• John Prior

How Bad is Bad?

How Bad is Bad?

Given the year we’ve had and how deep governments have had to dig in order to keep their economies from sinking without trace, it is worth checking in with how the government finances are looking. All the data below relates to the US and is taken directly from a monthly publication on the Treasury website.

The most recent publication for October 2020 below, shows the US Government had total receipts of $238bn and total outlays of $522bn, leading to a deficit of $284bn. In one month.

Clearly these are exceptional times, however what is more eye-opening than these headline numbers during a crisis is the realisation that all the pandemic has done is taken an incipient structural finance crisis and made it acute. We can try to get a rough gauge on the effects of the pandemic by looking at how things looked in the month of October 2019 which we can do from the two tables for receipts and outlays for the last 12 months below.

In October 2019, receipts were c.$250bn and expenditures were c. $390bn giving a deficit of $140bn. As the figures show, October was a normal month from both an income and expenditure perspective. We can see the spike in outlays over the summer as the relief spending kicked in etc. These “exceptional” deficits are not going away in the short-term. Recently, US Secretary of commerce Wilbur Ross said he expected the 2021 deficit to be around $3.5tn, which coincidentally is almost exactly $284bn per month on average and roughly 17% of US GDP.

Over time, any attempt to bring things closer to balance will require either receipts to go up, outlays to go down, or a combination of both. If we look at the outlays first, we can group Medicare, Social Security, and Health spending together, and while there has been some pandemic-related uplift, these outlays are both non-discretionary and growing structurally for as far as the eye can see. Defence spending is another huge item. The US spent 73% of all individual income tax receipts in October on Defence. The US has recently announced troop withdrawals from certain regions but this is a drop in the ocean. More importantly, the US is embarking on a “Great Power Competition” with China, which in order for it to win will require this category of spending to also be non-discretionary. Income security payments are higher because of the pandemic ($73bn in October 2020 versus c.$30bn in October 2019). The overwhelming point is that while there is some short-term crisis-related spending that will reverse in time, structurally, these outlays are only going one way.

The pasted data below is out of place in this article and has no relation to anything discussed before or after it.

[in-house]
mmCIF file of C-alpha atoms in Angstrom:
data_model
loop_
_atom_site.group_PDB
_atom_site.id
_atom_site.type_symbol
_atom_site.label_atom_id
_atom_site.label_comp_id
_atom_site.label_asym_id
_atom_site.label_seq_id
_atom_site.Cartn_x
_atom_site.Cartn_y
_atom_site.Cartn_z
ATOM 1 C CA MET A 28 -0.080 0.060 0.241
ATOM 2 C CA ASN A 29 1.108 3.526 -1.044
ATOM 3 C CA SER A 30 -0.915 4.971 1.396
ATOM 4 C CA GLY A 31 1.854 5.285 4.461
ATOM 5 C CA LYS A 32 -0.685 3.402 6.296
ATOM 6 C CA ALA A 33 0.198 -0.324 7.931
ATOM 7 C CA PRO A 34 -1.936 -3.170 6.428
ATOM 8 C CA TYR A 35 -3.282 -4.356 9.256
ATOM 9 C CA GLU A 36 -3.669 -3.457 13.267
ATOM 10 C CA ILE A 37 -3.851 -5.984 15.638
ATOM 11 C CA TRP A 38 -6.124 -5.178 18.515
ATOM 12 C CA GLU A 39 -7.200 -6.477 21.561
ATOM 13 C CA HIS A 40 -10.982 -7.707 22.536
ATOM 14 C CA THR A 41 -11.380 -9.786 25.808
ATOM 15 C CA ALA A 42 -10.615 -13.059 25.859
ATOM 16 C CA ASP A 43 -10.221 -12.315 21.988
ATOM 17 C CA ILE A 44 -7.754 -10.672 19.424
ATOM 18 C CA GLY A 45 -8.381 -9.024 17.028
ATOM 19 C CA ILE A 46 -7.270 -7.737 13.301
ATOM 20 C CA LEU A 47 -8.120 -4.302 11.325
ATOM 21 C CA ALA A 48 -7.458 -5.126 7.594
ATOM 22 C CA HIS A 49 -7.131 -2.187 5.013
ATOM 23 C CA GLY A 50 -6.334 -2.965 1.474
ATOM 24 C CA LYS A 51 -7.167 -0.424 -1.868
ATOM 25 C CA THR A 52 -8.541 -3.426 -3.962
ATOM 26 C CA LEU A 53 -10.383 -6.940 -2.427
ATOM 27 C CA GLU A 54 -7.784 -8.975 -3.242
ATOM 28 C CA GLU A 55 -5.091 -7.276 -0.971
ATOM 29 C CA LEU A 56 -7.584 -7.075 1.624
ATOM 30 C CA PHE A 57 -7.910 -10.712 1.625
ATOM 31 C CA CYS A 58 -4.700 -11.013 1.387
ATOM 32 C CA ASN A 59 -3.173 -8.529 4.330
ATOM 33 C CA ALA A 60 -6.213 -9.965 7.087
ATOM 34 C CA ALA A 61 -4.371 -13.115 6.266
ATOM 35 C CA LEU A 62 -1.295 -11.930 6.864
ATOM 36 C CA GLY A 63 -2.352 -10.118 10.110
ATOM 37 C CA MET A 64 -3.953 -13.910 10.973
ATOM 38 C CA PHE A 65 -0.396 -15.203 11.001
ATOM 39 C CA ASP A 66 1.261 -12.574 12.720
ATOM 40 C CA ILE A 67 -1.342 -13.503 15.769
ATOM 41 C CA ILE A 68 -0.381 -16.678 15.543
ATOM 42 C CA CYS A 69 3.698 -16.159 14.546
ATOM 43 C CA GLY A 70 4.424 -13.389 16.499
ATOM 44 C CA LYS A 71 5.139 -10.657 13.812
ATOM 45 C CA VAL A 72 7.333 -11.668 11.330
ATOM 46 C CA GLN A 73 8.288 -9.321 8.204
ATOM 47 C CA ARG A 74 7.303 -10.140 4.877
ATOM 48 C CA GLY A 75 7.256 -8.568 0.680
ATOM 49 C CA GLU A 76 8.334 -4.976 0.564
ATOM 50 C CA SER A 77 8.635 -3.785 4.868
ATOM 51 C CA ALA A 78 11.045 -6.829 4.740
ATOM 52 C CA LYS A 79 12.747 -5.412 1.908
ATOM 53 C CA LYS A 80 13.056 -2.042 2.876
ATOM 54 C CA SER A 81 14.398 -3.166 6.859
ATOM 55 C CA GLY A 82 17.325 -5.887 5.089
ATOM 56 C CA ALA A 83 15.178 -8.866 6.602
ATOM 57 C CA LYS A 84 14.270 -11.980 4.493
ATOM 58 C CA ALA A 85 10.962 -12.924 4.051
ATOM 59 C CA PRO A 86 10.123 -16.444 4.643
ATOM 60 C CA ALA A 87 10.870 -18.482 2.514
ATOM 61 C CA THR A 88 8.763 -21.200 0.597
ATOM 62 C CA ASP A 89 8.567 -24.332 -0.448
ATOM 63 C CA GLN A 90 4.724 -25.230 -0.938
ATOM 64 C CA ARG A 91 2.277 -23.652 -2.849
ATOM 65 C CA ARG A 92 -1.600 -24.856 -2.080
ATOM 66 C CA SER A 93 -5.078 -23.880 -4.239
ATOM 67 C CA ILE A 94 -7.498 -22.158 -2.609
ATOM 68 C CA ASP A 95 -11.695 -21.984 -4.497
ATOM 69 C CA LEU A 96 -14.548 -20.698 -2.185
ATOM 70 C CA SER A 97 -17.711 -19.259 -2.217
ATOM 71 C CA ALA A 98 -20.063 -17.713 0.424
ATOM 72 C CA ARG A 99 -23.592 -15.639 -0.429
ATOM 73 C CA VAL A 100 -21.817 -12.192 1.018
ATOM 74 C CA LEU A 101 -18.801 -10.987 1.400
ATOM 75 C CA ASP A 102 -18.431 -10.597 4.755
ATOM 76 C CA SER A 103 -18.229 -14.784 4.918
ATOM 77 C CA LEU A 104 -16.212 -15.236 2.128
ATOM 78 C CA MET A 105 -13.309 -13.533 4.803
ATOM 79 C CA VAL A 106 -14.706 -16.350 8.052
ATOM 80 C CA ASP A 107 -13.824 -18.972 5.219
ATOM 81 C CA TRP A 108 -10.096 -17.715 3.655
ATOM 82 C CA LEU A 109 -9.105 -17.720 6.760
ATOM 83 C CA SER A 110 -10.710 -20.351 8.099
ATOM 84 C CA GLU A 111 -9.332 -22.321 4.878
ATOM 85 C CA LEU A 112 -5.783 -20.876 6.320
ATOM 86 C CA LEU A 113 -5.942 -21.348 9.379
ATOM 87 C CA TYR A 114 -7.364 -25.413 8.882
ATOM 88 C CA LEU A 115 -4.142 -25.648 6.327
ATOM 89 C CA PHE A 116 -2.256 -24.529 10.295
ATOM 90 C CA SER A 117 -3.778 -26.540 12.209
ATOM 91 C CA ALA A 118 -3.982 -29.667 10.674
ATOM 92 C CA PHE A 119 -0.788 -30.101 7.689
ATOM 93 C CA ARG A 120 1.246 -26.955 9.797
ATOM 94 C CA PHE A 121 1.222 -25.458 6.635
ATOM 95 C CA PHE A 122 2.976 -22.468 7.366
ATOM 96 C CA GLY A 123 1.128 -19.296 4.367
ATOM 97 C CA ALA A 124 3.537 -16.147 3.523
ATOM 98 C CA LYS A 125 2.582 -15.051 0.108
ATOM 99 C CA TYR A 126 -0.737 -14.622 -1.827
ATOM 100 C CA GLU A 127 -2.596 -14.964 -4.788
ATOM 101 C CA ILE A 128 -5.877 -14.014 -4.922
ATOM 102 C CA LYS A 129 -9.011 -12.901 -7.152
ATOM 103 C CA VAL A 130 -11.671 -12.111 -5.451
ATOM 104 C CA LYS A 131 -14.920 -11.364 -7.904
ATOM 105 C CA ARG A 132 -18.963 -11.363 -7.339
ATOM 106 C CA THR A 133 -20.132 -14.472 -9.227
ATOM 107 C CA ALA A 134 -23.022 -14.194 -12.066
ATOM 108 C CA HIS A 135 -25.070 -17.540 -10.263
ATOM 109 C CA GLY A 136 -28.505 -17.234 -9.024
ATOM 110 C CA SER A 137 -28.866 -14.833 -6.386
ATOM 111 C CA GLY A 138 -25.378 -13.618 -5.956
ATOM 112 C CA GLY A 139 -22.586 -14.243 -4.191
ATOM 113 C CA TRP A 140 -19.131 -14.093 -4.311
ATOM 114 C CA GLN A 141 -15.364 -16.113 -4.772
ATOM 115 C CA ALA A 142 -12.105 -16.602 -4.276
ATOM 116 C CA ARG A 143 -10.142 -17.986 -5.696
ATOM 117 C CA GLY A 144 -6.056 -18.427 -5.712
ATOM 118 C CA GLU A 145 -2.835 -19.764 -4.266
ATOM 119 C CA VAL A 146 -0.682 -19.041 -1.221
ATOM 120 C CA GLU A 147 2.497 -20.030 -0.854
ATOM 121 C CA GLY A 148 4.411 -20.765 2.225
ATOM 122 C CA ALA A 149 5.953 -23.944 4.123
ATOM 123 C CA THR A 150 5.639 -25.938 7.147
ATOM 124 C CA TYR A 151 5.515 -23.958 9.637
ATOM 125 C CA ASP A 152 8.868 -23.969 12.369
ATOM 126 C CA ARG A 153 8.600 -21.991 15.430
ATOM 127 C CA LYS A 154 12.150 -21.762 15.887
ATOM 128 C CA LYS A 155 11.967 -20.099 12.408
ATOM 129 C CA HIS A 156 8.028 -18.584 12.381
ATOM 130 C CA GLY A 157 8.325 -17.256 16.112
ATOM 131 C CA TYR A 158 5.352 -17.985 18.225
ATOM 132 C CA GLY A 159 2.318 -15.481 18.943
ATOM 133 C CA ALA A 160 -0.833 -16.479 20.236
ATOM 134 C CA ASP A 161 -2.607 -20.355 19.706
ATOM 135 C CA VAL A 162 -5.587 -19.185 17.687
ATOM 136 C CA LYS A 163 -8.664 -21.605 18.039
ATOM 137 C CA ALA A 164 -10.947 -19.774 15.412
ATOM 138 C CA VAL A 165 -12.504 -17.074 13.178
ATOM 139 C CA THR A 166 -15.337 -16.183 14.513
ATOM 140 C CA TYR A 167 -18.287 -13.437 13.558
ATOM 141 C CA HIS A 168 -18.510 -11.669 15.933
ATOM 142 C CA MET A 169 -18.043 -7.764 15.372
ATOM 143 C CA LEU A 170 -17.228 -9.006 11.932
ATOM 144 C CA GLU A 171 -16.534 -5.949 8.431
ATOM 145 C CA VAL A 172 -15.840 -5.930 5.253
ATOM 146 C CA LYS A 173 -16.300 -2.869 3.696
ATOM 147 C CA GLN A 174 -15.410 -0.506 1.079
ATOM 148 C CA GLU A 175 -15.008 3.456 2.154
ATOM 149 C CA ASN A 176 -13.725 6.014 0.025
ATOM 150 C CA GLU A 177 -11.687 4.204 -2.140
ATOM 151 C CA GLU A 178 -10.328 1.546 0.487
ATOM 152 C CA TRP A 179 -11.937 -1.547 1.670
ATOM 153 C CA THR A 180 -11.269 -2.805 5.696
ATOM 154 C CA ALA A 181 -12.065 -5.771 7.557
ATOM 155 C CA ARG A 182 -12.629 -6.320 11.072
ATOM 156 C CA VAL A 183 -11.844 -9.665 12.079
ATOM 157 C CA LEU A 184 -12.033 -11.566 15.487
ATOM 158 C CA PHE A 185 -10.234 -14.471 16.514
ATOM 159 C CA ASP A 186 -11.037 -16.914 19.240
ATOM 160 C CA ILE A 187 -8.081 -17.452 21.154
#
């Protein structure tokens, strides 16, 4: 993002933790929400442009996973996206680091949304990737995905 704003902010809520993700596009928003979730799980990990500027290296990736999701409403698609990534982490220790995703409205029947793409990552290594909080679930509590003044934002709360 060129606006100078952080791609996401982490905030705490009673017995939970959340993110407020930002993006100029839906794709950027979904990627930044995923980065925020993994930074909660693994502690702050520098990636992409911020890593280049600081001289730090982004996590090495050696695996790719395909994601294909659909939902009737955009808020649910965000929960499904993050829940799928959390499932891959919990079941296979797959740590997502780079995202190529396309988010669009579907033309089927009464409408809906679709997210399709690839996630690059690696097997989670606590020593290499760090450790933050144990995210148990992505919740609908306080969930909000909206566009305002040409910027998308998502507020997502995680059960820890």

Looking at the revenue side is more straightforward. Virtually all the revenue comes from individual income taxes and social insurance and retirement receipts. Income tax receipts are down ($109bn versus c. $130bn in October 2019) but again this is a drop in the ocean compared to the deficit. There are things that can be done on the tax side, particularly given the new Democrat administration, but not much. The bottom 50% of income earners account for only around 3% of income tax receipts but increasing taxes on low earners is both economic and political suicide. There are tweaks to be made at the higher end but there are limits to how far you can go with tax rates before they have a negative impact on receipts. A few billion here, a few billion there really doesn’t make much of a difference.

The graphics above highlight not only the magnitude of the short-term impact of the pandemic but more importantly the structural nature of government deficits. This brings us to the obvious question of how those deficits will be financed? Let us say that next year the deficit is $3.5tn and maybe $2tn the year after. Who will buy these bonds? The US domestic sector will buy some, but nowhere near enough. The foreign sector which is running a $500bn trade surplus with the US will buy some, but nowhere near enough. That leaves only one buyer. The US central bank, with newly printed money.

As the pandemic moves into the rear-view mirror these realities will become clear and the insights of Modern Monetary Theory will become more mainstream, whether we agree with them or not. Any alternative prescription will not pass the political hurdle. The intellectual chord that links taxation and spending will have been severed.

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